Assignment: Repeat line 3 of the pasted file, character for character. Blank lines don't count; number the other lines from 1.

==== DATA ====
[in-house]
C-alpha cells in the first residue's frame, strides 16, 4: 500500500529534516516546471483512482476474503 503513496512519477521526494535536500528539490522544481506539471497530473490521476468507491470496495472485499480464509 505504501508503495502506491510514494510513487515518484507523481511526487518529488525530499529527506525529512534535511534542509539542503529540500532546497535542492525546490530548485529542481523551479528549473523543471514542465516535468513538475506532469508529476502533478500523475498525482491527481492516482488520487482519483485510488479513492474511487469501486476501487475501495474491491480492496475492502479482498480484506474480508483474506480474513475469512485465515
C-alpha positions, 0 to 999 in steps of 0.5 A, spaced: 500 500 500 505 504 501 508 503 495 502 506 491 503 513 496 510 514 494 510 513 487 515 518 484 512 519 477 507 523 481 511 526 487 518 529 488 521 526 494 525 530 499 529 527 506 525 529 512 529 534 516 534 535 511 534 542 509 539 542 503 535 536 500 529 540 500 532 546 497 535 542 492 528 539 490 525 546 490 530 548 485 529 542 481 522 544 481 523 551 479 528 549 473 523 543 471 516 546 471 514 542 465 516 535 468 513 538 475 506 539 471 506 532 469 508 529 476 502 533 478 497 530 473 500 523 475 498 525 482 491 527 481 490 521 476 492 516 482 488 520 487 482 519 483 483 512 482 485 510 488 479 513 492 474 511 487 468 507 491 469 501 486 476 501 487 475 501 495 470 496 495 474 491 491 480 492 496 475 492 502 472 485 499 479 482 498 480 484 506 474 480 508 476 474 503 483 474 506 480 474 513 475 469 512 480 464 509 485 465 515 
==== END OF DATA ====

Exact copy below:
C-alpha positions, 0 to 999 in steps of 0.5 A, spaced: 500 500 500 505 504 501 508 503 495 502 506 491 503 513 496 510 514 494 510 513 487 515 518 484 512 519 477 507 523 481 511 526 487 518 529 488 521 526 494 525 530 499 529 527 506 525 529 512 529 534 516 534 535 511 534 542 509 539 542 503 535 536 500 529 540 500 532 546 497 535 542 492 528 539 490 525 546 490 530 548 485 529 542 481 522 544 481 523 551 479 528 549 473 523 543 471 516 546 471 514 542 465 516 535 468 513 538 475 506 539 471 506 532 469 508 529 476 502 533 478 497 530 473 500 523 475 498 525 482 491 527 481 490 521 476 492 516 482 488 520 487 482 519 483 483 512 482 485 510 488 479 513 492 474 511 487 468 507 491 469 501 486 476 501 487 475 501 495 470 496 495 474 491 491 480 492 496 475 492 502 472 485 499 479 482 498 480 484 506 474 480 508 476 474 503 483 474 506 480 474 513 475 469 512 480 464 509 485 465 515 